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Although the Jets have over 20 pending free agents this offseason, there are five that stand to cost a significant amount to retain. Those players are Robby Anderson, Jordan Jenkins, Kelvin Beachum, Brian Poole and Alex Lewis.
It's likely the Jets will be hoping to retain most, if not all, of these players.
However, let's try to identify someone who could be a realistic alternative for each of them if they were to leave.
Replacing Robby Anderson
Most of the media continues to fall into the trap of believing that Robby Anderson is a one-trick pony who only runs go-routes, despite the fact that he's consistently been at his most effective when used in a more varied role.
Nevertheless, if he leaves, that deep threat potential will be one of the main elements the Jets offense will be lacking. The team tried to go deep to Vyncint Smith several times last year and did not have much success in doing so.
Clearly there's an abundance of receiving talent in the draft and that may be where the Jets get their new number one receiver from if Anderson opts to sign for another team. However, if they're going the free agent route, maybe they'll take a flyer on Breshad Perriman. The 26-year old broke out as a productive big-play threat over the second half of last year but perhaps doesn't have a big enough body of work to command elite money.
Replacing Jordan Jenkins
Jenkins has racked up 15 sacks over the past two seasons and can set the edge in the running game, but many of those sacks have come in clean-up and he doesn't generate constant pressure. Therefore, he may be overpriced in the free agent market and the Jets - who are already solid against the run - may prefer someone who can contribute more in the pass rush.
It would make sense for them to show interest in Markus Golden from the New York Giants to fill this role. Like Jenkins, he might cost upwards of $10 million per year but he's been much more productive in terms of generating pressure and had double digits in sacks for the second time last season.
Replacing Kelvin Beachum
With Joe Douglas' links to the Eagles organization, Halapoulivaati Vaitai makes a lot of sense for the Jets if they can't re-sign Beachum. In fact, he could be an option even if Beachum returns.
The 26-year old has played both tackle positions but proved he could hold down the left tackle spot in 2017 when Jason Peters got injured. He started the last 12 games, including the three postseason games as the Eagles went on to beat New England in Super Bowl LII.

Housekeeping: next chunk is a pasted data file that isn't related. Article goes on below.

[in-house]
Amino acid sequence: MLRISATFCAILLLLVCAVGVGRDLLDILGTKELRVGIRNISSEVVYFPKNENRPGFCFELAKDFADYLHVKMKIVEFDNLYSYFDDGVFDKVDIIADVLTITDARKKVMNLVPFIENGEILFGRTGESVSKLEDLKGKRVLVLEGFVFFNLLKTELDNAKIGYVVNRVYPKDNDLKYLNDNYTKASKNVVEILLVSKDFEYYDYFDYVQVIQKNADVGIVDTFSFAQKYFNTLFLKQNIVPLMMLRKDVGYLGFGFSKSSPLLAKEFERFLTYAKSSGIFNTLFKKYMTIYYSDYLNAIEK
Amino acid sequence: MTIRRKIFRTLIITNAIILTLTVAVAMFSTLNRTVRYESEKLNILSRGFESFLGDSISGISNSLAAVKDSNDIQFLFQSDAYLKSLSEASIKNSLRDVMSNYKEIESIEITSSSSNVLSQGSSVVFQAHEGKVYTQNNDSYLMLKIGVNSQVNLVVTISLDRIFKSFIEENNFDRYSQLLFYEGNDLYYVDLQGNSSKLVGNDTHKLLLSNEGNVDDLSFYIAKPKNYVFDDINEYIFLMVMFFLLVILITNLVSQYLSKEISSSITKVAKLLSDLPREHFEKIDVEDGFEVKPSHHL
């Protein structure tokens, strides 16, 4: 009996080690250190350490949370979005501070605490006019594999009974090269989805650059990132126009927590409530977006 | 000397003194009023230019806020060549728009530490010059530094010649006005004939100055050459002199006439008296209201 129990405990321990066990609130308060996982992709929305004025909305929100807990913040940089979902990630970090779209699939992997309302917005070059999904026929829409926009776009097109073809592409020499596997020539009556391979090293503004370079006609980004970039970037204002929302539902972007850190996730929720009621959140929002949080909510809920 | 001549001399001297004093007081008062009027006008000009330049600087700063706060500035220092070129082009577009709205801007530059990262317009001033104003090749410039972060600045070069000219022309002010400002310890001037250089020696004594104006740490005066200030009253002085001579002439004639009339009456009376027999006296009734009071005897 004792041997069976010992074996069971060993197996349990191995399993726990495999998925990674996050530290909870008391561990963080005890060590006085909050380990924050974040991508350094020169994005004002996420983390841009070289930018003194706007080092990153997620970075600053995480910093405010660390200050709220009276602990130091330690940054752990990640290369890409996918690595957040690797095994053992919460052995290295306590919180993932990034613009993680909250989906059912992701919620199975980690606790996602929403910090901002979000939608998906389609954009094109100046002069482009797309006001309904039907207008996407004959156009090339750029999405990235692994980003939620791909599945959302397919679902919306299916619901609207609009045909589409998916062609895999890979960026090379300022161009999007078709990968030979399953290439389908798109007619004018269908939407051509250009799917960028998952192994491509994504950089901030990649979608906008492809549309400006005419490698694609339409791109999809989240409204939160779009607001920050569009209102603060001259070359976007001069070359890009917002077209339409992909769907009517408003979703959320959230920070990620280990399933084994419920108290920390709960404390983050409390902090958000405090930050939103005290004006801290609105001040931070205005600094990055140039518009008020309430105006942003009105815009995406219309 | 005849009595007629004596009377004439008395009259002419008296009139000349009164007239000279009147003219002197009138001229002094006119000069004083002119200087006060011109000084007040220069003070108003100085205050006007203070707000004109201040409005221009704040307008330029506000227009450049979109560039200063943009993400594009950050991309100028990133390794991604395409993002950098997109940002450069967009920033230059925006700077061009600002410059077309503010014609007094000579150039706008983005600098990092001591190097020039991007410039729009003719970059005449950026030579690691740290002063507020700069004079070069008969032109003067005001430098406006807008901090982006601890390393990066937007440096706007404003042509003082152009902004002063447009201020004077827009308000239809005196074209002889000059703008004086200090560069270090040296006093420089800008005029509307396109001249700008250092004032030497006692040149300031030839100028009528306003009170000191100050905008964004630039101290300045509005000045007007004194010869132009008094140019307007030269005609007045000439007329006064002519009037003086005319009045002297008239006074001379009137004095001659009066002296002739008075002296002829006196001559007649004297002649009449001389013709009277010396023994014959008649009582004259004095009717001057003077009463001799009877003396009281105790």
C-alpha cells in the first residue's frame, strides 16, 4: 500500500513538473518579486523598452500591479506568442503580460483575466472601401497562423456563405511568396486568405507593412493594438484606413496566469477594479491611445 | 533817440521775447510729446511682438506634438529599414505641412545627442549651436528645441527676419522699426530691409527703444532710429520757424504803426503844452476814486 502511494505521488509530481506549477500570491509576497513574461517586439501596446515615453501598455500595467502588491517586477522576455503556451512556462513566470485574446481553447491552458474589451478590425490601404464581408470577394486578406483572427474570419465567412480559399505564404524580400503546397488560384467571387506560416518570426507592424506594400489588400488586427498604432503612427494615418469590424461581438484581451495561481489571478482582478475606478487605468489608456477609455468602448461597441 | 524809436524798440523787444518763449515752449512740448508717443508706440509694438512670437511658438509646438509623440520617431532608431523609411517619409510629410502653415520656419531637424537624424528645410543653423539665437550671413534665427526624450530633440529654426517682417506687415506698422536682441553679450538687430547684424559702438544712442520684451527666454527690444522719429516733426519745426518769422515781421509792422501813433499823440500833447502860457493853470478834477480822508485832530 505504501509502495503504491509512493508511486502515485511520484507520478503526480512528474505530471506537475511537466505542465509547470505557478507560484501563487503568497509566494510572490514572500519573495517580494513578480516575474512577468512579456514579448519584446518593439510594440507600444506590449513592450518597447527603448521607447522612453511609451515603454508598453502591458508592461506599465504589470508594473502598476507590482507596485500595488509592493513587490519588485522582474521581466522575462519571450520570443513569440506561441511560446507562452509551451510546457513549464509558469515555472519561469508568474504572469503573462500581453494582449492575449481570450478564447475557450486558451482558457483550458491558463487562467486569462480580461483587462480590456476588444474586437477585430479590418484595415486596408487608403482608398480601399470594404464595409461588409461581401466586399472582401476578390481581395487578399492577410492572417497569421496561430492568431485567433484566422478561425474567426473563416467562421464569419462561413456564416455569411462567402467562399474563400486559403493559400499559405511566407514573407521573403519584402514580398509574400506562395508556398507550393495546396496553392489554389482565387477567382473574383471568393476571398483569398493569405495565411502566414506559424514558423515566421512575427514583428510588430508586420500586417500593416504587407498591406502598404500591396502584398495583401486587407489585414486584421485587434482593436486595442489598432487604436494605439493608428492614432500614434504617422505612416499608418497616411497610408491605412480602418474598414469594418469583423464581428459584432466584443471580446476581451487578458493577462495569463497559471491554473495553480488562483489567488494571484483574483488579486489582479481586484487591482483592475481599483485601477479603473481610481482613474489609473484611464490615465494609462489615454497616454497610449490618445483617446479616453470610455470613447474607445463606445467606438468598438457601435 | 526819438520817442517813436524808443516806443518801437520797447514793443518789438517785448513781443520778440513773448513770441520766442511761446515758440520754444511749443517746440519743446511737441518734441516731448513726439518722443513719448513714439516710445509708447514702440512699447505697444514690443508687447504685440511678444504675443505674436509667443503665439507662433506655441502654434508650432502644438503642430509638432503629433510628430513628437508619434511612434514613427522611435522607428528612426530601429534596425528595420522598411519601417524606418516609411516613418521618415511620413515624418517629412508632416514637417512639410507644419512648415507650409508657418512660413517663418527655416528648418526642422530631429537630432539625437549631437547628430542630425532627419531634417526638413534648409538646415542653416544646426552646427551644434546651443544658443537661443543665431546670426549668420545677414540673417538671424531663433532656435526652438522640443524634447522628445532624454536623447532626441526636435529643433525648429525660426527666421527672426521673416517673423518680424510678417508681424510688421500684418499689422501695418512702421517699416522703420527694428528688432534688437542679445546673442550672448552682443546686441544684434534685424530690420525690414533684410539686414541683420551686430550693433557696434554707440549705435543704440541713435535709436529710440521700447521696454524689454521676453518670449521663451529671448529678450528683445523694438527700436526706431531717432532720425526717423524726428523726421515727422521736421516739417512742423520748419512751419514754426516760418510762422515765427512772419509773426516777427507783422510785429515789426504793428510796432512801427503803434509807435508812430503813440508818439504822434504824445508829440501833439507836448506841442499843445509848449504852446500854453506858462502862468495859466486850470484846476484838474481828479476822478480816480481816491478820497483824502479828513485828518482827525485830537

While he had some issues during that run, surrendering a total of six sacks and five penalties, his overall play was encouraging for a first-time starter. Also, he graded out well while playing over 500 snaps last season, so still appears to be developing.
Replacing Brian Poole
If any other teams were looking around the league for a potential affordable replacement at the slot cornerback position, you can bet that they've identified Poole after an excellent 2019 season.
The Jets would hate to lose him, but if they did, they'd need to find someone else who was capable of manning the slot. There are a few possibilities here, but let's highlight Logan Ryan - a player the Jets were rumored to have shown interest in before. The 29-year old was earning $10 million per year on his last contract, but he played more slot snaps than anyone in the NFL last year.
Replacing Alex Lewis
Lewis initially looked good last season, but ultimately wasn't able to elevate the Jets' pitiful running game. The Jets may be keen to retain him having given up a late-round pick when they traded for him in August, though.
If they decide to go in another direction, Graham Glasgow has been solid over the past few seasons and what might make him extra attractive to the Jets is his ability to play either guard or center. That could give the Jets options if there are injuries during the season or if they draft their center of the future and he's not quite ready by the start of the season.
These players are all important to the Jets and the team would still have money left over to make some upgrades even if they manage to re-sign all five. However, it's important to recognize they have a few alternatives if they get priced out of the market on a few of these. Ideally, the Jets would probably be keen to address each of these needs before April's draft.